Some who may hate the fact that so much music these days includes so many songwriters and samples of other songs may see this new 100 Percent Licensing regulation as a way to break up the practice of songwriting by committee, or so many producers absconding with songwriting credits, and this would probably happen if the regulations took effect. But any gains in that fight would be a drop in the bucket compared to the losses the creative music industry would suffer if this new rule becomes the law of the land.
So what can be done to stop all of this?
Well first, the 100 Percent Licensing rule is not in effect just yet. (UPDATE: The consent decrees were finalized by the Department of Justice on August 4th). Some more shoes have to fall before it is enacted. But it is very close. However when there is this degree of universal consternation over a law or regulation, usually something gets changed.
But there is a benefactor here to this 100 Percent Licensing regulation, and they will continue to lobby the Justice Department to implement the new rule. A group called the Digital Media Association, which represents Google, Spotify, and Pandora, has hailed the ruling. “Congress is clear in the Copyright Act that each individual co-writer is authorized to license the whole,” said Gregory Barnes, the general counsel for the group. “Congress created that rule to promote efficiency.”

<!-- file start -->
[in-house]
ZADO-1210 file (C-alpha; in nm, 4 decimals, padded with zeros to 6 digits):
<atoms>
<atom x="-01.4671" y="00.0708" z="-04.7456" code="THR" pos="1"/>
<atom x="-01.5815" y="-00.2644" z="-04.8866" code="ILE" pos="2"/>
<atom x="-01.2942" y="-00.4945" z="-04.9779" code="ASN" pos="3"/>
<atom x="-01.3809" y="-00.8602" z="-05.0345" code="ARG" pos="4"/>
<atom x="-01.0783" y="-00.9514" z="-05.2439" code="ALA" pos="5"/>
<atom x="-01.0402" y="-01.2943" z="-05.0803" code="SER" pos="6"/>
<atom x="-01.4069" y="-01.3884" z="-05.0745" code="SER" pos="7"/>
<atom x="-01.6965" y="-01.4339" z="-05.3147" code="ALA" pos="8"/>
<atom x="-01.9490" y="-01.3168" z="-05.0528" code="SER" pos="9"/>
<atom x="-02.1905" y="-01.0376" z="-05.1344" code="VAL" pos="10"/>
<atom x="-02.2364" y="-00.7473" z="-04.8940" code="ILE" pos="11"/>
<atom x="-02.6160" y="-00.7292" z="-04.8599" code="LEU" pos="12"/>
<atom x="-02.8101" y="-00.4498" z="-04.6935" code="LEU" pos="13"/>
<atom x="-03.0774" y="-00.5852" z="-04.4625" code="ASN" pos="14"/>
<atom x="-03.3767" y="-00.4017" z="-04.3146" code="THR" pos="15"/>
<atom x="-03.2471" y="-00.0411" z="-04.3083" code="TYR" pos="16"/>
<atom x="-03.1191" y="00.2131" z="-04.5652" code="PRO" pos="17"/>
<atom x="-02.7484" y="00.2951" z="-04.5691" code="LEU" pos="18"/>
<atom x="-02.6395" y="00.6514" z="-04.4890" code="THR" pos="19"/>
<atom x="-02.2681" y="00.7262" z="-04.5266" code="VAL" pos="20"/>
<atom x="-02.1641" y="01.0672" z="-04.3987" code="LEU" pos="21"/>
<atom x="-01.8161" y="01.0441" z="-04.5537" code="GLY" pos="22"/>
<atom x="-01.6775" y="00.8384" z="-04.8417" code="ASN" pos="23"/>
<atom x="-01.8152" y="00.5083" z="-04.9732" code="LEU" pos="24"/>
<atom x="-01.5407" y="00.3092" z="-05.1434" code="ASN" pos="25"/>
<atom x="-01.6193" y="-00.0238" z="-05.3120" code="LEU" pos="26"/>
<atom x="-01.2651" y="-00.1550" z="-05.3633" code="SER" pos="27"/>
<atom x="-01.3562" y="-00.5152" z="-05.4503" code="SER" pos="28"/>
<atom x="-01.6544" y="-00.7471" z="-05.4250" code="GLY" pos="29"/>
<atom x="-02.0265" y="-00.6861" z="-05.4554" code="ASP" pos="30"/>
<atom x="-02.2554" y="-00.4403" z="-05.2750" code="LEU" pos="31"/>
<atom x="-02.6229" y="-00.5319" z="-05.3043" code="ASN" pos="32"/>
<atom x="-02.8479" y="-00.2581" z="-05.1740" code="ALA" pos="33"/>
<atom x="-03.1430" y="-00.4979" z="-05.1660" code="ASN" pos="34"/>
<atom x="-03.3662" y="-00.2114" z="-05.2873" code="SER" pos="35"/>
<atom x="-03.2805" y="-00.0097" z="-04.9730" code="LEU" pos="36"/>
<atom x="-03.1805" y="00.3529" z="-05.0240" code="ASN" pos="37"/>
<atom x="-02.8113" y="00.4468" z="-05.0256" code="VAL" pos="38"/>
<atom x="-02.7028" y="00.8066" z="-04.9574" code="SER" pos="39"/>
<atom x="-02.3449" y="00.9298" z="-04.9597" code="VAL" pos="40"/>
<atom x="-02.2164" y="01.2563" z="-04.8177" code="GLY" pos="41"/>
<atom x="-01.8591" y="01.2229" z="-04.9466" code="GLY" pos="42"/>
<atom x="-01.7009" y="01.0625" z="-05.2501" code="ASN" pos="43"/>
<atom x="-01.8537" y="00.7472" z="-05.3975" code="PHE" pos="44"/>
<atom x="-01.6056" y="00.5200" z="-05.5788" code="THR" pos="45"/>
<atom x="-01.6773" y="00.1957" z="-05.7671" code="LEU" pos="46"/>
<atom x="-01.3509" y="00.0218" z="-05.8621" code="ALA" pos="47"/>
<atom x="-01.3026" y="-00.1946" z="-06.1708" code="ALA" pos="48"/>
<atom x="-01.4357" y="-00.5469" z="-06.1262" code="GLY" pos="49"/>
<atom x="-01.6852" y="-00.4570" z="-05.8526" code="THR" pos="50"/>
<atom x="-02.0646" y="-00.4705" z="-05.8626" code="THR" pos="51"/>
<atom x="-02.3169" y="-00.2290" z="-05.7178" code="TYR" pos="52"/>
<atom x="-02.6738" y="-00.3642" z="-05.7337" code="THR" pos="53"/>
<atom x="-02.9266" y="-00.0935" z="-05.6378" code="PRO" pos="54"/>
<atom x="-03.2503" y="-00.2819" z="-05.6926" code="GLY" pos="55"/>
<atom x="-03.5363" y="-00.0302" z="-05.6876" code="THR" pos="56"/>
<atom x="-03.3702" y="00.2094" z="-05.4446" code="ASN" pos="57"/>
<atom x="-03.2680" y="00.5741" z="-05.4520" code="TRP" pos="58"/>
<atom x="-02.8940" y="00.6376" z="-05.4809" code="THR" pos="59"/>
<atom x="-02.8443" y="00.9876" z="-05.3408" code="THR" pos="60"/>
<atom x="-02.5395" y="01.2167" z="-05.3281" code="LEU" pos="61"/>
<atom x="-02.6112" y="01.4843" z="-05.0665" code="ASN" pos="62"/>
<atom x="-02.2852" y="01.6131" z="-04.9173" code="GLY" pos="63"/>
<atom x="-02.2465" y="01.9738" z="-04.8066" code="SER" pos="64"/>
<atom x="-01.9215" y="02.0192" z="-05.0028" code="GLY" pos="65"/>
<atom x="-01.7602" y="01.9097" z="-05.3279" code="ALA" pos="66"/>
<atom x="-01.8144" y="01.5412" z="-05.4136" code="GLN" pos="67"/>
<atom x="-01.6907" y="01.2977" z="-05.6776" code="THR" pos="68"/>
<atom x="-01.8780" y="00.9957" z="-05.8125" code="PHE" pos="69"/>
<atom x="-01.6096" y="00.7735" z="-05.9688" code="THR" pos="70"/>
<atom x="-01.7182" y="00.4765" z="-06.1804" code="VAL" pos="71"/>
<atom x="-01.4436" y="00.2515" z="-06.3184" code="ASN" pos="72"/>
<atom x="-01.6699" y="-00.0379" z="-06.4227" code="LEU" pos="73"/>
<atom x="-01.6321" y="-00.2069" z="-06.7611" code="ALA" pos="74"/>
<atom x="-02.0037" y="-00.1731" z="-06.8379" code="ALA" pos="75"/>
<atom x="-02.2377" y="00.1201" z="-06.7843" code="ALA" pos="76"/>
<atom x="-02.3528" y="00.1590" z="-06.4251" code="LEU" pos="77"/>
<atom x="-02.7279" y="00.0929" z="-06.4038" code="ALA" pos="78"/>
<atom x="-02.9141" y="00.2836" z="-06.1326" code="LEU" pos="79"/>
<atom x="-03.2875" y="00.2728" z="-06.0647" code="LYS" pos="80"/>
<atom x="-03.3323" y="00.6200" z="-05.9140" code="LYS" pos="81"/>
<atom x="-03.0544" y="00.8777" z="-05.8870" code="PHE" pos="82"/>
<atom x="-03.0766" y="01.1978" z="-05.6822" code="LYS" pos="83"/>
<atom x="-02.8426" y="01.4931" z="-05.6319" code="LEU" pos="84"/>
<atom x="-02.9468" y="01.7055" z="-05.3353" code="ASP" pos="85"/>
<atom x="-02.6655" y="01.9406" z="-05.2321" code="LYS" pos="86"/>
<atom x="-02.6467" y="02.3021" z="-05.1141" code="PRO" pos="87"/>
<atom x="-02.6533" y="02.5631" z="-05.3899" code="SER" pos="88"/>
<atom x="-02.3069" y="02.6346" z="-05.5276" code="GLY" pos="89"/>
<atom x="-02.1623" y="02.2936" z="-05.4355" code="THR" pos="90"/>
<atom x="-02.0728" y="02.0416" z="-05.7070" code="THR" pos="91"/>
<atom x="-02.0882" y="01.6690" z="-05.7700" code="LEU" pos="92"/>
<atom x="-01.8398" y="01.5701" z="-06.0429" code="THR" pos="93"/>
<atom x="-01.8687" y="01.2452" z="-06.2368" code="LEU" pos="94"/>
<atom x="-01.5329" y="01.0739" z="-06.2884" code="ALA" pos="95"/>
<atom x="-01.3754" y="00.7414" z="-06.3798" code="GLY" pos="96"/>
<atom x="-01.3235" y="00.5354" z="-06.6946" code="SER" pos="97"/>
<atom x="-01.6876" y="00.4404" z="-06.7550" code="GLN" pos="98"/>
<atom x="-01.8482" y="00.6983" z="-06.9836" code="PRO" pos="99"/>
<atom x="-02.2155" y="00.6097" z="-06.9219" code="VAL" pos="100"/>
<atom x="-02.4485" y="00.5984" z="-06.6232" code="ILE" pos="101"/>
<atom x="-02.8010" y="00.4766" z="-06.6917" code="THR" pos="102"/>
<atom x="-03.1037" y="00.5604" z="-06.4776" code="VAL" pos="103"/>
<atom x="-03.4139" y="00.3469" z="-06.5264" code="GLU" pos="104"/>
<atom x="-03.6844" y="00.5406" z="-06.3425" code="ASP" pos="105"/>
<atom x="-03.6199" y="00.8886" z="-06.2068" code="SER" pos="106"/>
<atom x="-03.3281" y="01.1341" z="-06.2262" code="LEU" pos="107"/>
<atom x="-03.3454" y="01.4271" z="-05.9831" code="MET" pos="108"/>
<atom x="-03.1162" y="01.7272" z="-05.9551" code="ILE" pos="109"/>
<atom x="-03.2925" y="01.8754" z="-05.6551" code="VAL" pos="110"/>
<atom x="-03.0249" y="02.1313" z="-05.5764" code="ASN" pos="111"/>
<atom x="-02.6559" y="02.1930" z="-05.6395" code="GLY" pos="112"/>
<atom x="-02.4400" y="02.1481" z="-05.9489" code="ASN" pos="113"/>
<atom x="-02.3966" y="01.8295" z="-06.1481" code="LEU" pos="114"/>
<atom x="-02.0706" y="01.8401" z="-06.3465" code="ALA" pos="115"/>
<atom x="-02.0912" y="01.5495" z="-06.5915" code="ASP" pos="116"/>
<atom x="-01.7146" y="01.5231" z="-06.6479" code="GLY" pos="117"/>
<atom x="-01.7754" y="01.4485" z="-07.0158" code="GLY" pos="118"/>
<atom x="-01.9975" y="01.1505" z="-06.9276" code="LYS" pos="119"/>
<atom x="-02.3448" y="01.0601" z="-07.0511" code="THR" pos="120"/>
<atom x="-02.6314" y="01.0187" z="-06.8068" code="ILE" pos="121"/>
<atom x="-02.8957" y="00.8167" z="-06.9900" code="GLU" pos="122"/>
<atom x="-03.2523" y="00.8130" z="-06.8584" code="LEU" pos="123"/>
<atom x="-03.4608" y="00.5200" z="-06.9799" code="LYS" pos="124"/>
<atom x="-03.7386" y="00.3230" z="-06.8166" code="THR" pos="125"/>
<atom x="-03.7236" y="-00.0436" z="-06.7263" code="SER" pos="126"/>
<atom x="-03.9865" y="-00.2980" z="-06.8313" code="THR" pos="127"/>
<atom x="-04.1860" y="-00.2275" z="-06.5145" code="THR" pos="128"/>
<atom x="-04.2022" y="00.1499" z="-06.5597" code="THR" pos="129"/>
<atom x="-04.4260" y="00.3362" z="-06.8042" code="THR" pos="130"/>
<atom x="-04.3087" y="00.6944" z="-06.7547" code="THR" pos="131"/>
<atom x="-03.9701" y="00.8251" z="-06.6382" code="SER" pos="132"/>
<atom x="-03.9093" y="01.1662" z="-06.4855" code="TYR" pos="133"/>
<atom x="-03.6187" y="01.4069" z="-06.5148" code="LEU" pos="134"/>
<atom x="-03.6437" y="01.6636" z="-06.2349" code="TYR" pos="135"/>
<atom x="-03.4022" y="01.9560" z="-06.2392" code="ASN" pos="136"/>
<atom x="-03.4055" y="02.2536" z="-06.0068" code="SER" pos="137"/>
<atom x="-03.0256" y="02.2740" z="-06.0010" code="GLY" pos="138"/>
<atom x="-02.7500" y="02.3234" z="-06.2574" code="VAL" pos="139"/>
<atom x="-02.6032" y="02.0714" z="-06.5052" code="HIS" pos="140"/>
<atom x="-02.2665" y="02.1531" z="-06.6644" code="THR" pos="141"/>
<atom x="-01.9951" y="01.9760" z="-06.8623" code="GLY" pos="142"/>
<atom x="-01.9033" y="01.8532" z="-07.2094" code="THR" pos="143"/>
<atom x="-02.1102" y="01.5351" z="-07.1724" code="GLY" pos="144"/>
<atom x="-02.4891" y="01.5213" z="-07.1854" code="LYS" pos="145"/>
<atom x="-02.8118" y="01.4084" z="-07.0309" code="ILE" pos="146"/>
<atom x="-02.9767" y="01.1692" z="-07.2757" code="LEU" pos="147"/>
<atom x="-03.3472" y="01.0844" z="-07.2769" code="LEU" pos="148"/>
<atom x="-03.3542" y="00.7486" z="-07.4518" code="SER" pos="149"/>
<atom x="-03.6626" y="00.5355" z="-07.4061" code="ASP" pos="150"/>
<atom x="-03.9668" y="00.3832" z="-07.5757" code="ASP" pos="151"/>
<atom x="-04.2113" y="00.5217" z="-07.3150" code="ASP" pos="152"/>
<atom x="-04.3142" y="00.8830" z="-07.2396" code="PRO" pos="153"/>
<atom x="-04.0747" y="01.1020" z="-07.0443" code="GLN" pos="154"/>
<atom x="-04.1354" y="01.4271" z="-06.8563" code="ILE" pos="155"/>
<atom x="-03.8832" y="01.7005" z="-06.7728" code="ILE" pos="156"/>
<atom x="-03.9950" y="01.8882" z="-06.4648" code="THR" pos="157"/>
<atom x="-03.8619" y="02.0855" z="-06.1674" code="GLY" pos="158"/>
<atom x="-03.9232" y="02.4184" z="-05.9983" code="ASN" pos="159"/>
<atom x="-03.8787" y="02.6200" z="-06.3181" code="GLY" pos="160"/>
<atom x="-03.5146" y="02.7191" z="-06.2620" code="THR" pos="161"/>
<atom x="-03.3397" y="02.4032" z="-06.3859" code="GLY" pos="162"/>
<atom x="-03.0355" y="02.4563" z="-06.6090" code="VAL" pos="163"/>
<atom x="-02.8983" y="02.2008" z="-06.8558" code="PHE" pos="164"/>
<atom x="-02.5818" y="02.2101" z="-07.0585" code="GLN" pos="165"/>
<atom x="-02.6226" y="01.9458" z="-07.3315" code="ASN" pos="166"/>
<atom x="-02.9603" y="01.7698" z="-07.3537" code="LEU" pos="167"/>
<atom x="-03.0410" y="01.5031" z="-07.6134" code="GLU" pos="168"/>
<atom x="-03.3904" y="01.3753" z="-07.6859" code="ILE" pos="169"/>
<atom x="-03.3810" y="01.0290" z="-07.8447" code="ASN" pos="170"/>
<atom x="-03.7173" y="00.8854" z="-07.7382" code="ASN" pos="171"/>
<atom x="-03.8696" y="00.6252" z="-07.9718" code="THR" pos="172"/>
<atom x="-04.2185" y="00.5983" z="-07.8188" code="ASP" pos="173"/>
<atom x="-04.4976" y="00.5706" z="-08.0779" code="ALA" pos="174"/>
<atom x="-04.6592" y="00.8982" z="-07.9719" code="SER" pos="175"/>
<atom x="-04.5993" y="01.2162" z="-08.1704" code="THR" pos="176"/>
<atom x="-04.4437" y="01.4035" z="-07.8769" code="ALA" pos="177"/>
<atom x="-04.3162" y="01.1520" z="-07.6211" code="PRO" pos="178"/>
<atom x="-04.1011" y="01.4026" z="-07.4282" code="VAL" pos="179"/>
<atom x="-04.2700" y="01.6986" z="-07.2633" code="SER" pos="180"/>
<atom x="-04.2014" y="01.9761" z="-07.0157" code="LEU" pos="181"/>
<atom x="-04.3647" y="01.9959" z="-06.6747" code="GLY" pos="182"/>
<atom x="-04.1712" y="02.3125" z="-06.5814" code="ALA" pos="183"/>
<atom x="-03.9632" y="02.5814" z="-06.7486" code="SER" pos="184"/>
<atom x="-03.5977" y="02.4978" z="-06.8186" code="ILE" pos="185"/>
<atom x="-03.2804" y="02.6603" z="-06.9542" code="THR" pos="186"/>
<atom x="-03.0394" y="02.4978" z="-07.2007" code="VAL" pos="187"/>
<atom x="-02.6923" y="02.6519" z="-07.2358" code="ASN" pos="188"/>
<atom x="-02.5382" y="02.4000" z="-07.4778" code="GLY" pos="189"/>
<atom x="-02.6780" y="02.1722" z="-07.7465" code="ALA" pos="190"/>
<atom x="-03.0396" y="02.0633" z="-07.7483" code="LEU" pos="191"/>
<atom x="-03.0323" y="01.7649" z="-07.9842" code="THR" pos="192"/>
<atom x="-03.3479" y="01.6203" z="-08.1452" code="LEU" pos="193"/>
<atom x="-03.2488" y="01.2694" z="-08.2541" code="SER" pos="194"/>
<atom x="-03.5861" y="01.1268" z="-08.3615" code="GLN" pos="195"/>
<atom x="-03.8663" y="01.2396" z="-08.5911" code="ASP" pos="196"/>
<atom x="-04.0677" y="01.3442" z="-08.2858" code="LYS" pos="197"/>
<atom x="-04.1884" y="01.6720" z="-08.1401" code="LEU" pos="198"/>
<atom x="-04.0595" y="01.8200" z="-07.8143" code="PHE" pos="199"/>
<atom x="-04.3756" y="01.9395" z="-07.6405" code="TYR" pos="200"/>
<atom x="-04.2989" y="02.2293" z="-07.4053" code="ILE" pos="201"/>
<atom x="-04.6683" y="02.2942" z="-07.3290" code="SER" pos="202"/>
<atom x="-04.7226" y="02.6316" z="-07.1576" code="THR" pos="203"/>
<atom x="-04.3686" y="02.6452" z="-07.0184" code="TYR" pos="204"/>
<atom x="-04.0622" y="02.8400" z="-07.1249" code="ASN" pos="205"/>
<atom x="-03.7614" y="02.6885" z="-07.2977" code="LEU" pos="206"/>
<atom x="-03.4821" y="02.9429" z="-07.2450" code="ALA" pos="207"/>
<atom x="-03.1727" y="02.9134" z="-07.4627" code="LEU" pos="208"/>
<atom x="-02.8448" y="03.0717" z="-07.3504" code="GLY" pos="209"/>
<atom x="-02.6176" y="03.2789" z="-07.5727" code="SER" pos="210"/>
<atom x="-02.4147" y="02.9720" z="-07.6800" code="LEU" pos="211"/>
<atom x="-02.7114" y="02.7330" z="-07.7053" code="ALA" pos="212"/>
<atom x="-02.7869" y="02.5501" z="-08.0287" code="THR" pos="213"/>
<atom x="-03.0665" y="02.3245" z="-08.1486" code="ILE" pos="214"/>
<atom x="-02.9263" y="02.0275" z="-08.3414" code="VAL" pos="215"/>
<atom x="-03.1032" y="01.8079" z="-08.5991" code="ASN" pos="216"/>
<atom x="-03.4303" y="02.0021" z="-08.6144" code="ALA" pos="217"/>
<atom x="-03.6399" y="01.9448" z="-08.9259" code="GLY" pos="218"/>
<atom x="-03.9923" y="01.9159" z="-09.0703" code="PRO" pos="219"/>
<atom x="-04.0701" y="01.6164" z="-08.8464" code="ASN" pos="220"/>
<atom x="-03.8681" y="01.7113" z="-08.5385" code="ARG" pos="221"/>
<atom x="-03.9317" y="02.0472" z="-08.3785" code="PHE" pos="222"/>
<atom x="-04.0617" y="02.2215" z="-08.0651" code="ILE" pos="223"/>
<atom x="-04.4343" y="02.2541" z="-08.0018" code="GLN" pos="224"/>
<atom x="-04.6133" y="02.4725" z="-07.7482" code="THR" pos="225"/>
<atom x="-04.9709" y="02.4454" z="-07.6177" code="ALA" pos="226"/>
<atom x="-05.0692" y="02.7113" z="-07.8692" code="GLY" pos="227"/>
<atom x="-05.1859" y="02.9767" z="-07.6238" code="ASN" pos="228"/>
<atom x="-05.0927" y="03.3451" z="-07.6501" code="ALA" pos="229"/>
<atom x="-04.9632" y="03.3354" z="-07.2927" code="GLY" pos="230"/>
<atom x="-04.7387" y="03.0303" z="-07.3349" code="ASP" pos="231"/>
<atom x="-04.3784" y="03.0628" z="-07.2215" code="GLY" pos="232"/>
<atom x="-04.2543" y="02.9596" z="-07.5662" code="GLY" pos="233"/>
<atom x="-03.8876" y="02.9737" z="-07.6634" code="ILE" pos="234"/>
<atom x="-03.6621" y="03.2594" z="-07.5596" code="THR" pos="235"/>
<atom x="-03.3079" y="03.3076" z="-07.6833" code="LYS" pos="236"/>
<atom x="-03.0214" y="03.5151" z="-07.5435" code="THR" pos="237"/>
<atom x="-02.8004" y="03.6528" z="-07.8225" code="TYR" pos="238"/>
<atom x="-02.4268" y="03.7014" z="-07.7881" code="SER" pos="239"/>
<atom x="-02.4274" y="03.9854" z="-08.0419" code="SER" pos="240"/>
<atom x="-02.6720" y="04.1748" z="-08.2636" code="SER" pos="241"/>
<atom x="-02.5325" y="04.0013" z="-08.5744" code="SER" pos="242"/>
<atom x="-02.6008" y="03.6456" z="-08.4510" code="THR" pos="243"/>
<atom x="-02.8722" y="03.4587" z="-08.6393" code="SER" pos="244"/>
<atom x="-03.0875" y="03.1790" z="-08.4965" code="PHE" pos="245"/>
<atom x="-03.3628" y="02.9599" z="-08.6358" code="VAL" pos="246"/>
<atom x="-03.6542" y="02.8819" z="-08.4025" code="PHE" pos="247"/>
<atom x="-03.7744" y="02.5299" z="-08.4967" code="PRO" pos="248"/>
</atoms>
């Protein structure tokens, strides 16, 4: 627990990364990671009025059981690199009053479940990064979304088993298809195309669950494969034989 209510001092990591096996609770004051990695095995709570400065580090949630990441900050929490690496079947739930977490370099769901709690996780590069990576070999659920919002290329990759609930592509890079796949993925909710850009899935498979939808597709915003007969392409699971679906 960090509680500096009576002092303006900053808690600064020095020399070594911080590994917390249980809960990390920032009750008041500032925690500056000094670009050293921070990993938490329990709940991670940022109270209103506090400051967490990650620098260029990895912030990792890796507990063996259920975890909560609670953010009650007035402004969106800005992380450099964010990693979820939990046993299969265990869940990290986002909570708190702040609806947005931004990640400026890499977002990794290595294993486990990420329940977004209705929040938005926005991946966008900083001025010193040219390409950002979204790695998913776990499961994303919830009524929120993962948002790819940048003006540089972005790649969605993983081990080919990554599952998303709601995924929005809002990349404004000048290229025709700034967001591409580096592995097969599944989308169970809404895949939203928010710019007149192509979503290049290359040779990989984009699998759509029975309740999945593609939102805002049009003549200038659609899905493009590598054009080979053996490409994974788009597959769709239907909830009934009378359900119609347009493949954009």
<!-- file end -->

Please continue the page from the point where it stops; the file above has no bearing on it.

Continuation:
Yeah, except the Copyright Office is just as bewildered as anyone over this new ruling, and potentially may face its own clerical nightmare if the new regulation goes into effect. At least we can follow the money and see why such a stupid rule was championed in the first place. Google, Spotify, and Pandora want to weaken the negotiating position of songwriters for use of songs through their services to make it cheaper and cheaper for them to do business.
So ultimately what will happen if the 100 Percent Licensing regulation is allowed to go through? Pure pandemonium in the songwriting world for months, potentially years to come, while big streaming companies continue to profiteer more, and songwriters continue to earn less. Or maybe even an implosion of the songwriting industry as we know it. There would also be less collaborations on songs, significantly more solo writes, or songs with maybe only two writers instead of three, and the songwriting industry would have accounting issues on their hands that it may take years to completely unwrinkle, and may result in the delay of payments to songwriters.
That’s why you see so many songwriters, publishers, and artists wringing their hands over this issue, and why its important that people voice their dissent before the new rule becomes law. Whether the Justice Department will listen to reason is anyone’s guess.